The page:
Afternoon Roundup brings you the odd naming conventions of Star Wars, thoughts on J.G. Ballard, and could there be new life for Flatliners?

[Plus Hap and Leonard news!]

Jaws 19 Gets a Trailer as Back to the Future Part II Nears

In the year 2015, Marty McFly encounters hoverboards, young Elijah Wood, dust-repellent paper, and a cinema playing the latest blockbuster Jaws 19.

Now, at least one of those things is finally real. Universal Pictures has assembled a trailer for Jaws 19, leading up to the October 21 date in which Marty and Doc (and Jennifer) arrive in the future during the events of Back to the Future Part II.

Who knew the Jaws mythos was so rich? We would watch at least 14 of these movies.

[You gotta check this out, Doc.]

The Wheel of Time Reread Redux: The Great Hunt, Part 19

It’s the Wheel of Time Reread Redux, where the term “cloak and dagger”… er, would be applied a little more literally than in some cases. But the segue is, espionage! Capers! Really wild things!

Yeah, I swear this was going to be a wittier intro (or at least one that made actual sense), but then my brain defected… to the Soviets. Look, I got nothing. Sorry!

BUT ANYWAY, today’s Redux post will cover Chapters 32 and 33 of The Great Hunt, originally reread in this post.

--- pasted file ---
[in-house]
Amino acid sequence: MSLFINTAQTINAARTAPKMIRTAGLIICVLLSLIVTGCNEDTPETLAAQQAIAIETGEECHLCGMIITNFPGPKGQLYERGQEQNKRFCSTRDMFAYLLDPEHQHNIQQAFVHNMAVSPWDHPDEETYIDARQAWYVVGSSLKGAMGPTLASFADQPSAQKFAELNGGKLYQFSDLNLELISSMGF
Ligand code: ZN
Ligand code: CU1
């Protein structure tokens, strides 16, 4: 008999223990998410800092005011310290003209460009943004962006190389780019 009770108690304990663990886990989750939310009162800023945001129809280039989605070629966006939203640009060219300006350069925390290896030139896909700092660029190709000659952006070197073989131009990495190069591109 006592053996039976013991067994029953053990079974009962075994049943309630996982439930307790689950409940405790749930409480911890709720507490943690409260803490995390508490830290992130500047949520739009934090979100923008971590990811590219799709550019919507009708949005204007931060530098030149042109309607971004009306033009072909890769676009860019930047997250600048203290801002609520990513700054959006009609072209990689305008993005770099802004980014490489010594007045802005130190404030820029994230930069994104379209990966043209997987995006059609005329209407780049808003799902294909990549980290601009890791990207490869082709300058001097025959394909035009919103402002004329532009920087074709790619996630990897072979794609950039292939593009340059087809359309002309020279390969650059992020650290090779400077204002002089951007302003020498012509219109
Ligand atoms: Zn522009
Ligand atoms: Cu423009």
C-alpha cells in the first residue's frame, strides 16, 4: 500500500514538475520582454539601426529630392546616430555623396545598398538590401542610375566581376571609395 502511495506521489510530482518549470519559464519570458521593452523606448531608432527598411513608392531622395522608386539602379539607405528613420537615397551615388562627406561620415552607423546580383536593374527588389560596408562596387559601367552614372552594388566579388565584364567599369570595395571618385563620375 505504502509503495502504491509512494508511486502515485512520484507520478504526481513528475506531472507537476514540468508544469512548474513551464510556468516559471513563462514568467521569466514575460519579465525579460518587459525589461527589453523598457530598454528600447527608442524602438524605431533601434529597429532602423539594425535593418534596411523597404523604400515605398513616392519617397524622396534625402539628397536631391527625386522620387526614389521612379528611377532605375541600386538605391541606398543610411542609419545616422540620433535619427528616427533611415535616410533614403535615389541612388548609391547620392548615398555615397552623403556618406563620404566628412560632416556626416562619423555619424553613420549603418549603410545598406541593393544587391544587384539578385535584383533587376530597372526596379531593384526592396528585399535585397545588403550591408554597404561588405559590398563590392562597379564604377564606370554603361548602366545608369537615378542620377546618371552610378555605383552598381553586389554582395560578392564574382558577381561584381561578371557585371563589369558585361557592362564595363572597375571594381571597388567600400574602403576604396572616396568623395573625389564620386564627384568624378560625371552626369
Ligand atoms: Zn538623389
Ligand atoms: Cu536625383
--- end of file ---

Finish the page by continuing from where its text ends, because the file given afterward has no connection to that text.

All original posts are listed in The Wheel of Time Reread Index here, and all Redux posts will also be archived there as well. (The Wheel of Time Master Index, as always, is here, which has links to news, reviews, interviews, and all manner of information about the Wheel of Time in general on

The Wheel of Time Reread is also available as an e-book series! Yay!

All Reread Redux posts will contain spoilers for the entire Wheel of Time series, so if you haven’t read, read at your own risk.

And now, the post!

[“Look, we all go way back and uh, I owe you from the thing with the guy in the place and I’ll never forget it.” “That was our pleasure.” “I’d never been to Belize.”]

Are You 1337 Enough for these Cyberpunk Tales?

Cyberpunk literature lit up sci-fi in the early 80s, promising a glowing future of virtual realities and Singularities. From Vernor Vinge and William Gibson’s early foundational forays through recent offerings from Hannu Rajaniemi, James Cambias, and G. Willow Wilson, we’ve rounded up some of our favorite stories.

Forget those losers who still live in meatspace! Come with us and jack into the glorious world of the Net/Matrix/Metaverse/Other Plane…

[Check out the whole L157!]

Dreamquest, Take 1: “Celephais”

Welcome back to the Lovecraft reread, in which two modern Mythos writers get girl cooties all over old Howard’s original stories.

Today we’re looking at “Celephais,” written in November 1920 and first published in the November 1922 issue of Rainbow. You can read it here.

Spoilers ahead.

[“Kuranes had awaked the very moment he beheld the city”]

Series: The Lovecraft Reread

The Shootout Solution

Leah Tang just died on stage. Well, not literally. Not yet.